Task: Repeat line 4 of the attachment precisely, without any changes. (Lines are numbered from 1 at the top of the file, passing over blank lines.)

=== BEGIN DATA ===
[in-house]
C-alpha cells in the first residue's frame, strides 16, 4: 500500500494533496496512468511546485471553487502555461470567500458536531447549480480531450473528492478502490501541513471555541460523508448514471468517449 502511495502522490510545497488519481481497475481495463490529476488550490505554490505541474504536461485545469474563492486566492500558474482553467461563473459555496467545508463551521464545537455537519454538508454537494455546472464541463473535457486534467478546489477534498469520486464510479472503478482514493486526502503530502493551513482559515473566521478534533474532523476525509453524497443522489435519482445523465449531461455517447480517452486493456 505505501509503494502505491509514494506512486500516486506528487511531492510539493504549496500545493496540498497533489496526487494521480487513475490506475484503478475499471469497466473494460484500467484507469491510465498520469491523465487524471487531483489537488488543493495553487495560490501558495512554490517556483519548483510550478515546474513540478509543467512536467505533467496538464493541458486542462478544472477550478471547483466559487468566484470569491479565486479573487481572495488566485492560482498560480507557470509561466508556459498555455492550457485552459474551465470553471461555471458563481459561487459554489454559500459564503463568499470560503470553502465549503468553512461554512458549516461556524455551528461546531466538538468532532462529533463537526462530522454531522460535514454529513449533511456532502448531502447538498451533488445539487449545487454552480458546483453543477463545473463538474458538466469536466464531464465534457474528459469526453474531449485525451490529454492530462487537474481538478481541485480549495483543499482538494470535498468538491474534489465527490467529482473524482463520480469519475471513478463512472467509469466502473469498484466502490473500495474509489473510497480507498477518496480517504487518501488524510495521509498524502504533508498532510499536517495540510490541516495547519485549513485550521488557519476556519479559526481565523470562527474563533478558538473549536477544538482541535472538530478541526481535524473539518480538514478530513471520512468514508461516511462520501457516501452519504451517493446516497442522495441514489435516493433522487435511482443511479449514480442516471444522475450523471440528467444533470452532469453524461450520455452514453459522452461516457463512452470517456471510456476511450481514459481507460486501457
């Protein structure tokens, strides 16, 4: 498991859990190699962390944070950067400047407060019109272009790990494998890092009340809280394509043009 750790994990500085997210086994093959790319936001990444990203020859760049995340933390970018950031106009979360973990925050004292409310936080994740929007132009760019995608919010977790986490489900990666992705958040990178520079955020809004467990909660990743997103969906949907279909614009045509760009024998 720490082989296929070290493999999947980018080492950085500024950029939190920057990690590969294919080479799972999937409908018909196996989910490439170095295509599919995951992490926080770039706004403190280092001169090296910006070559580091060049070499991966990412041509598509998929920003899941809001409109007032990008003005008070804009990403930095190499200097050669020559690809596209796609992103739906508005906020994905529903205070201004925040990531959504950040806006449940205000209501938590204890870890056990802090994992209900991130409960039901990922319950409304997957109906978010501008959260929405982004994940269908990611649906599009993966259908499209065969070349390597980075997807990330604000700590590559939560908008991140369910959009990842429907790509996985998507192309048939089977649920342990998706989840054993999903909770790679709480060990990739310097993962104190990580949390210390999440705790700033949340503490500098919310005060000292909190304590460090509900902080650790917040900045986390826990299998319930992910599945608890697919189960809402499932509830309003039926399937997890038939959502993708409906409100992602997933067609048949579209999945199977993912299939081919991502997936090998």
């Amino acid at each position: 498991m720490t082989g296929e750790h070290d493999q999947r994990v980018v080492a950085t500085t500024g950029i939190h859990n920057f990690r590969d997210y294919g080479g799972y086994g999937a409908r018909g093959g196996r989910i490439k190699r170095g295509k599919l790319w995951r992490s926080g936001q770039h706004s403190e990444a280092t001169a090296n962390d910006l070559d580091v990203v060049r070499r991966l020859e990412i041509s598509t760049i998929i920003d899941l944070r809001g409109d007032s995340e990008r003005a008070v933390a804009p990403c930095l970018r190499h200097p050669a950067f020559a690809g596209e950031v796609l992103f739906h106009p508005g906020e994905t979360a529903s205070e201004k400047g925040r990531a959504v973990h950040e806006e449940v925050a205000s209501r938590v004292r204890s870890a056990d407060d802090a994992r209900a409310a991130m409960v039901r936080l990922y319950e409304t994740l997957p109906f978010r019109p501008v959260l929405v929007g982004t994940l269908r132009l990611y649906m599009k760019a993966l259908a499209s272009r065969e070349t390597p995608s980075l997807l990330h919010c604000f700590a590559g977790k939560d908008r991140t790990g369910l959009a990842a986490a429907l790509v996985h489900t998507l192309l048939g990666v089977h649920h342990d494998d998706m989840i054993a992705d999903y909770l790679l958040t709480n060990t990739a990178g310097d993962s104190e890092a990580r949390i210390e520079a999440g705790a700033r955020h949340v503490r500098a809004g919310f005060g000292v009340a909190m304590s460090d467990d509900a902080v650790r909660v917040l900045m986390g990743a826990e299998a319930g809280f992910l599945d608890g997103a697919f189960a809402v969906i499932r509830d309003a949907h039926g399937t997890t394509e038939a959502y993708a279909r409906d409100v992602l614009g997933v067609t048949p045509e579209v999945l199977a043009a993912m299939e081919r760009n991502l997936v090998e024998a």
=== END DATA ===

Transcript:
């Amino acid at each position: 498991m720490t082989g296929e750790h070290d493999q999947r994990v980018v080492a950085t500085t500024g950029i939190h859990n920057f990690r590969d997210y294919g080479g799972y086994g999937a409908r018909g093959g196996r989910i490439k190699r170095g295509k599919l790319w995951r992490s926080g936001q770039h706004s403190e990444a280092t001169a090296n962390d910006l070559d580091v990203v060049r070499r991966l020859e990412i041509s598509t760049i998929i920003d899941l944070r809001g409109d007032s995340e990008r003005a008070v933390a804009p990403c930095l970018r190499h200097p050669a950067f020559a690809g596209e950031v796609l992103f739906h106009p508005g906020e994905t979360a529903s205070e201004k400047g925040r990531a959504v973990h950040e806006e449940v925050a205000s209501r938590v004292r204890s870890a056990d407060d802090a994992r209900a409310a991130m409960v039901r936080l990922y319950e409304t994740l997957p109906f978010r019109p501008v959260l929405v929007g982004t994940l269908r132009l990611y649906m599009k760019a993966l259908a499209s272009r065969e070349t390597p995608s980075l997807l990330h919010c604000f700590a590559g977790k939560d908008r991140t790990g369910l959009a990842a986490a429907l790509v996985h489900t998507l192309l048939g990666v089977h649920h342990d494998d998706m989840i054993a992705d999903y909770l790679l958040t709480n060990t990739a990178g310097d993962s104190e890092a990580r949390i210390e520079a999440g705790a700033r955020h949340v503490r500098a809004g919310f005060g000292v009340a909190m304590s460090d467990d509900a902080v650790r909660v917040l900045m986390g990743a826990e299998a319930g809280f992910l599945d608890g997103a697919f189960a809402v969906i499932r509830d309003a949907h039926g399937t997890t394509e038939a959502y993708a279909r409906d409100v992602l614009g997933v067609t048949p045509e579209v999945l199977a043009a993912m299939e081919r760009n991502l997936v090998e024998a």